ASO CHRON­I­CLE Ero­sion threat­ens Abaji

Daily Trust - - ASO CHRONICLE -

“I have to say that there is the need for the in­com­ing FCT min­is­ter to take a tour of the six area coun­cils in or­der to ac­quaint him­self with the chal­lenges peo­ple of the FCT are fac­ing,” he added.

Another res­i­dent of Abaji who spoke to our re­porter said his house was al­most col­laps­ing as there are cracks on the wall, es­pe­cially at the backyard.

Mr. Ibrahim At­tahiru said: “In fact, ev­ery year, I have to sup­port the build­ing with big stones in or­der for it to stand. But with the sit­u­a­tion at hand presently, I don’t know if one can sur­vive it; as you can see the wall has cracked,” he said.

He said that if the ero­sion is not im­me­di­ately con­trolled by the Fed­eral Gov­ern­ment, it would also cut off the road link­ing the per­ma­nent site of the Abaji Univer­sity of Tech­nol­ogy, which he said may af­fect the take-off of aca­demic ac­tiv­i­ties.

“This is the only road that links to the per­ma­nent site of the newly es­tab­lished Abaji Univer­sity of Tech­nol­ogy, but as you can see, the ero­sion is grad­u­ally ex­tend­ing to the road and if ur­gent steps are not taken, I am afraid it may af­fect the smooth take-off of aca­demic ac­tiv­i­ties,” he said.

Aso Chron­i­cle also vis­ited the Abat­toir area, es­pe­cially the Abat­toir new ex­ten­sion and ob­served that many houses in the area are on the verge of col­laps­ing due to the im­pact of ero­sion.

It was ob­served that the road lead­ing to Abat­toir has been cut off by ero­sion, ren­der­ing res­i­dents of ad­join­ing houses who have ve­hi­cles stranded.

A res­i­dent of the area, Musa Aliyu, told Aso Chron­i­cle that many houses have col­lapsed this year due to heavy flood­ing which wors­ened the im­pact of the ero­sion, say­ing res­i­dents al­ways mo­bi­lized to cre­ate an al­ter­na­tive route for the run­ning wa­ter dur­ing the dry sea­son but when rainy sea­son re­sumes, the wa­ter still takes its course.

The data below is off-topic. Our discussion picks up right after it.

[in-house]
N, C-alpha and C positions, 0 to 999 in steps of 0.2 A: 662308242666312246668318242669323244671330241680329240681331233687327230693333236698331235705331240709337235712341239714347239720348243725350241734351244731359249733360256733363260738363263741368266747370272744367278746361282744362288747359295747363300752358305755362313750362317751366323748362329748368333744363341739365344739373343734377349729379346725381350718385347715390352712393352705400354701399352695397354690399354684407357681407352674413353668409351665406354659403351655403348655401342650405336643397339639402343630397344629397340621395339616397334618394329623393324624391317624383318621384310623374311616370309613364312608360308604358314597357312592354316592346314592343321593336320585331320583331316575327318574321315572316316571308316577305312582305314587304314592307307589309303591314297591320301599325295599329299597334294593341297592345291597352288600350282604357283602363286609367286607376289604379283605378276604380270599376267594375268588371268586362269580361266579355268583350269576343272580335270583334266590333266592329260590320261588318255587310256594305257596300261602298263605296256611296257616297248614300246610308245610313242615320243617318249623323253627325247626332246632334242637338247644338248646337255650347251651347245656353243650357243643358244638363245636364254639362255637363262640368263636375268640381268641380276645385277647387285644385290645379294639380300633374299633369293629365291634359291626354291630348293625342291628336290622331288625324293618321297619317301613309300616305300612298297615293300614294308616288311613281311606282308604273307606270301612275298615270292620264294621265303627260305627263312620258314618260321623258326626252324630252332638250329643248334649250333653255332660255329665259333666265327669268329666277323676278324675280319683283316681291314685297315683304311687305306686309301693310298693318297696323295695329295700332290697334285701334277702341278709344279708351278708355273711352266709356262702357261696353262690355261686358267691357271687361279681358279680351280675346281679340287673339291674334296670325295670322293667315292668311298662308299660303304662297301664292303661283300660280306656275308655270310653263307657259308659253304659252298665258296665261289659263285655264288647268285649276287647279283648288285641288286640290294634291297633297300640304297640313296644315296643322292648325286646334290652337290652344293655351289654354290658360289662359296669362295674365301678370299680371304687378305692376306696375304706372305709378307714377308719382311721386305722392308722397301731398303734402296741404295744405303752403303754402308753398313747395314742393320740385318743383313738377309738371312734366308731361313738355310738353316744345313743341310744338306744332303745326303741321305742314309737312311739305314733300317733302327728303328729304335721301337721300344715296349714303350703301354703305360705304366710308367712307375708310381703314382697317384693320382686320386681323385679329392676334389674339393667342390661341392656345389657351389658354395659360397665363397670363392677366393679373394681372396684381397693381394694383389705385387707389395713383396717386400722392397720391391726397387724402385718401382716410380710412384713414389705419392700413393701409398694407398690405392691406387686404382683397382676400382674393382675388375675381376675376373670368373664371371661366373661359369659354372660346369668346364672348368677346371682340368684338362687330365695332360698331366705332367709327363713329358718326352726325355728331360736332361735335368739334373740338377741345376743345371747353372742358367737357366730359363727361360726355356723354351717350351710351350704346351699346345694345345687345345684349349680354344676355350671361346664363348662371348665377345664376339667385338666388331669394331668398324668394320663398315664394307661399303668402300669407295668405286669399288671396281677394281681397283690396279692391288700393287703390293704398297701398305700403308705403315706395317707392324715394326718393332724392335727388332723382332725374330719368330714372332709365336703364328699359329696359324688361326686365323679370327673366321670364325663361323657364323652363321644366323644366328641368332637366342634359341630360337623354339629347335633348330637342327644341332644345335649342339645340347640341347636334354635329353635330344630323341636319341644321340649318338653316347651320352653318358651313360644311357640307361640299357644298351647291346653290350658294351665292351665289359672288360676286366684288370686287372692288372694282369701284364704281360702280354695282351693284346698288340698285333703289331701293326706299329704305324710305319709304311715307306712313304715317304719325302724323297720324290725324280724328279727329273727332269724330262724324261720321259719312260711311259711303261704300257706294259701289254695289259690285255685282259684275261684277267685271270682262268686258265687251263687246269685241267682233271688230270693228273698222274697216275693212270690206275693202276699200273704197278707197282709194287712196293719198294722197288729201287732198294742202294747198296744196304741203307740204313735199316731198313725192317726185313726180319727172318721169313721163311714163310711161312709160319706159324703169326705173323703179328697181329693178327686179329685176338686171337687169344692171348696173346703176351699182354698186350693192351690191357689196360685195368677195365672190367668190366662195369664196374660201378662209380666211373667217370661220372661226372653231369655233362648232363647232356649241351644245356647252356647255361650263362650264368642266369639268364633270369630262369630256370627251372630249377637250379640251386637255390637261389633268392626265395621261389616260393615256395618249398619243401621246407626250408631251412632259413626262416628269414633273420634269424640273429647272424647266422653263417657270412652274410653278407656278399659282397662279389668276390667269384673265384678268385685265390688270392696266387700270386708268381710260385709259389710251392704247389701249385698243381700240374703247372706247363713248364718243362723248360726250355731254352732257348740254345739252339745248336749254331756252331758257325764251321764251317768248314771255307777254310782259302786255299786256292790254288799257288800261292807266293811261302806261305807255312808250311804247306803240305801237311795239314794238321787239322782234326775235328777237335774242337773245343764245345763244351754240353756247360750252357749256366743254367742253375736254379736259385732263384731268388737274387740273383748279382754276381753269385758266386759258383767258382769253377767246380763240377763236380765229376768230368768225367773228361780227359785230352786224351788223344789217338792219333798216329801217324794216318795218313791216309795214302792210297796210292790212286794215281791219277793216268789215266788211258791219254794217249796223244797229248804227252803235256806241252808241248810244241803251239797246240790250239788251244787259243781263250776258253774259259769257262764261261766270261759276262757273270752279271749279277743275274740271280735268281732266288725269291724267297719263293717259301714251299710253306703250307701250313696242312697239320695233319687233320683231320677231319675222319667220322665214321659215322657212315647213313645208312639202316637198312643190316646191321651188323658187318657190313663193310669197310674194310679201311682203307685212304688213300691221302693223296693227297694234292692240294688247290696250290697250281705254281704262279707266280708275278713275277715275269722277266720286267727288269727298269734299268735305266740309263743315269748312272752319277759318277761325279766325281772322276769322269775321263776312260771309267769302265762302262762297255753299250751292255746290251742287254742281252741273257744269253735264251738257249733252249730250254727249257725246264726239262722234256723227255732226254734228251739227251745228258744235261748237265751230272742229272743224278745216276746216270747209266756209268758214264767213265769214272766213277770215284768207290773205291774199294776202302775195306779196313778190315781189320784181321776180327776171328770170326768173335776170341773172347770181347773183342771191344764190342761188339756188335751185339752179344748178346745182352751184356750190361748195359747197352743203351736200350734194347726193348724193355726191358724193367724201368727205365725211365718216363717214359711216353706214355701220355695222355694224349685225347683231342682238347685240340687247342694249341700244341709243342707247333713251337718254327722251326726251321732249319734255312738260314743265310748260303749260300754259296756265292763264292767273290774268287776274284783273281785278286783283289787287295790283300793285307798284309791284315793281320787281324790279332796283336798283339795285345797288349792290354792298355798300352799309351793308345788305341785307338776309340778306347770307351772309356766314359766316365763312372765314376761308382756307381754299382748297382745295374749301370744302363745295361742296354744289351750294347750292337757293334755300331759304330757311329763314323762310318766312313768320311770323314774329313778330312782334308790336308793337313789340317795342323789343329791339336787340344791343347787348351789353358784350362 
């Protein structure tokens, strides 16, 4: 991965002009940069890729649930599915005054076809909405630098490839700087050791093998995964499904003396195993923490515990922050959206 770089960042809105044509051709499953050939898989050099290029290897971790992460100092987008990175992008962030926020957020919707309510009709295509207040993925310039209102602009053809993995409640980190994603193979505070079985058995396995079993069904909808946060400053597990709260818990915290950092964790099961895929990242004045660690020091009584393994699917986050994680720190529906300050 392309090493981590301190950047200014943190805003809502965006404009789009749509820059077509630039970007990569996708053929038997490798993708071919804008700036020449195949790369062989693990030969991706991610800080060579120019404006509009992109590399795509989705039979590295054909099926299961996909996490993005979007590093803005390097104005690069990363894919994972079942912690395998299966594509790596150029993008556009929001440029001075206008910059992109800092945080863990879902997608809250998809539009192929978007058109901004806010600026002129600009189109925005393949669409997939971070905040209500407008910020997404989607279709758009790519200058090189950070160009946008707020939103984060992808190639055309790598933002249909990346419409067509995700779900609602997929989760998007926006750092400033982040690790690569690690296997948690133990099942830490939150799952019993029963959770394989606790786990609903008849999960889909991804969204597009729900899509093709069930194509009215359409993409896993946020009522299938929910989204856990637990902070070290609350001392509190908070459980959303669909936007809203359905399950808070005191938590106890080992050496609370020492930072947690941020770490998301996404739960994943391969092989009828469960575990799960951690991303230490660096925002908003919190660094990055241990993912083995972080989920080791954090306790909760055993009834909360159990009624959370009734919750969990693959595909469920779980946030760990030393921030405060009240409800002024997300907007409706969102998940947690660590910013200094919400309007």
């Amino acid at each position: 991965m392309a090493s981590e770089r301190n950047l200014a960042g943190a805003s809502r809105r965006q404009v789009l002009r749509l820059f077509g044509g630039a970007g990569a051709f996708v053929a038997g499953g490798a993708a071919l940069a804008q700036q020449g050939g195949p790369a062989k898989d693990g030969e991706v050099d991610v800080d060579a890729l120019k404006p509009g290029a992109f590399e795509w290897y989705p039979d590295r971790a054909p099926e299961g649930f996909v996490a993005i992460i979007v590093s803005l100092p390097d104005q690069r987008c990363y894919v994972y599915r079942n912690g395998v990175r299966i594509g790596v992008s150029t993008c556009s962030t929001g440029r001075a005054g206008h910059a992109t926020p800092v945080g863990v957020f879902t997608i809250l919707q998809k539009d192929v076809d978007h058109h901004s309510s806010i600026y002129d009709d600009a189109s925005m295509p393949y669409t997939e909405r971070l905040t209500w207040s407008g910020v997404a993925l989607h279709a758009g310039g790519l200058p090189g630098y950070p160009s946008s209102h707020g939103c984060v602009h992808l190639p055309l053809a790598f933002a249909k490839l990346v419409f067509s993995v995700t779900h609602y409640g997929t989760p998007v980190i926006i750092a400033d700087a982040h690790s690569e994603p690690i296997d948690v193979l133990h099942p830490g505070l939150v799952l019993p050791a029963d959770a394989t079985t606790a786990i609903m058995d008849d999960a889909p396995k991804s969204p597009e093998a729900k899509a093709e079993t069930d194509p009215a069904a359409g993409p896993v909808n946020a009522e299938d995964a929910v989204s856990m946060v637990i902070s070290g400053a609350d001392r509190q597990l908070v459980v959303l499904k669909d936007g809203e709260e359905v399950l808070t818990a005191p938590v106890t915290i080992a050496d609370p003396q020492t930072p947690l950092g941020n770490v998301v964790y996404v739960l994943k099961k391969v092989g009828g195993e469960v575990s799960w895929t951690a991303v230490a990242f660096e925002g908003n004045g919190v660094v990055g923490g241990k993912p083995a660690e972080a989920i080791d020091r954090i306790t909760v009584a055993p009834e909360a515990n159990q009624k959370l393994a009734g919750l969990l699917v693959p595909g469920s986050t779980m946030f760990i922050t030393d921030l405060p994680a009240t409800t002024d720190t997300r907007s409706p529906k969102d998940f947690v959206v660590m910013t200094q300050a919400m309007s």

“In fact, most of the peo­ple who re­side in this area, es­pe­cially those at Abat­toir new ex­ten­sion and have ve­hi­cles have to park at neigh­bour­ing houses due to lack of ac­cess road, as ero­sion has cut­off the ma­jor road and some houses have also col­lapsed,” he said.

He there­fore ap­pealed to the author­i­ties of the coun­cil, un­der the lead­er­ship of Al­haji Ya­haya Garba Gawu, to come to the aid of the res­i­dents of the area by li­ais­ing with the man­age­ment of the FCDA in tack­ling the ero­sion men­ace and pro­vid­ing wa­ter drainage sys­tem in the area.

Ef­forts to get the re­ac­tion of the coun­cil chair­man were not suc­cess­ful as his phone num­ber did not con­nect. But an aide of the chair­man, who craved anonymity said the coun­cil had writ­ten a let­ter and at­tached pic­tures of the ero­sion site and for­warded them to the Min­istry of En­vi­ron­ment two months ago.

Aso Chron­i­cles find­ings re­vealed that there are nu­mer­ous causes of ero­sion; it can be both nat­u­rally and ar­ti­fi­cial­lyin­duced. But the un­der­ly­ing ge­ol­ogy and the sever­ity of the ac­com­pa­ny­ing sur­face play a key role.

En­vi­ron­men­tal­ists have ob­served that gully ero­sion is more preva­lent in sed­i­men­tary ter­rain than in the base­ment com­plex in Nige­ria.

Aso Chron­i­cle gath­ered that ero­sion has caused im­mense and in­es­timable dam­age to the en­vi­ron­ment in Nige­ria gen­er­ally, and has re­sulted in the loss of lives and prop­erty in more se­ri­ous cases.

So­lu­tions which have been prof­fered in­clude public aware­ness cam­paigns, ad­vo­cacy for im­proved farm­ing tech­niques and en­act­ment of laws against any ac­tiv­ity which favours gully growth.

Un­for­tu­nately, ero­sion has been one of the nat­u­ral dis­as­ters that have hit the ru­ral poor, with ef­forts by the Fed­eral Gov­ern­ment at ame­lio­rat­ing their plight not al­ways yield­ing the de­sired re­sult.

Aso Chron­i­cle gath­ered that it was on this premise that the Fed­eral Gov­ern­ment in its de­sire to con­trol this eco­log­i­cal prob­lem in Nige­ria de­cided to set up the eco­log­i­cal funds of­fice un­der the Min­istry of En­vi­ron­ment to ad­dress se­ri­ous eco­log­i­cal prob­lems that are be­yond the ca­pac­i­ties of states and lo­cal gov­ern­ments in the coun­try.

De­spite the Fed­eral Gov­ern­ment’s claim in mak­ing bud­getary pro­vi­sion yearly for the con­trol of ero­sion across the coun­try, some com­mu­ni­ties still face ero­sion threat. Even Abaji com­mu­nity would be won­der­ing what the eco­log­i­cal fund is ac­tu­ally meant for.

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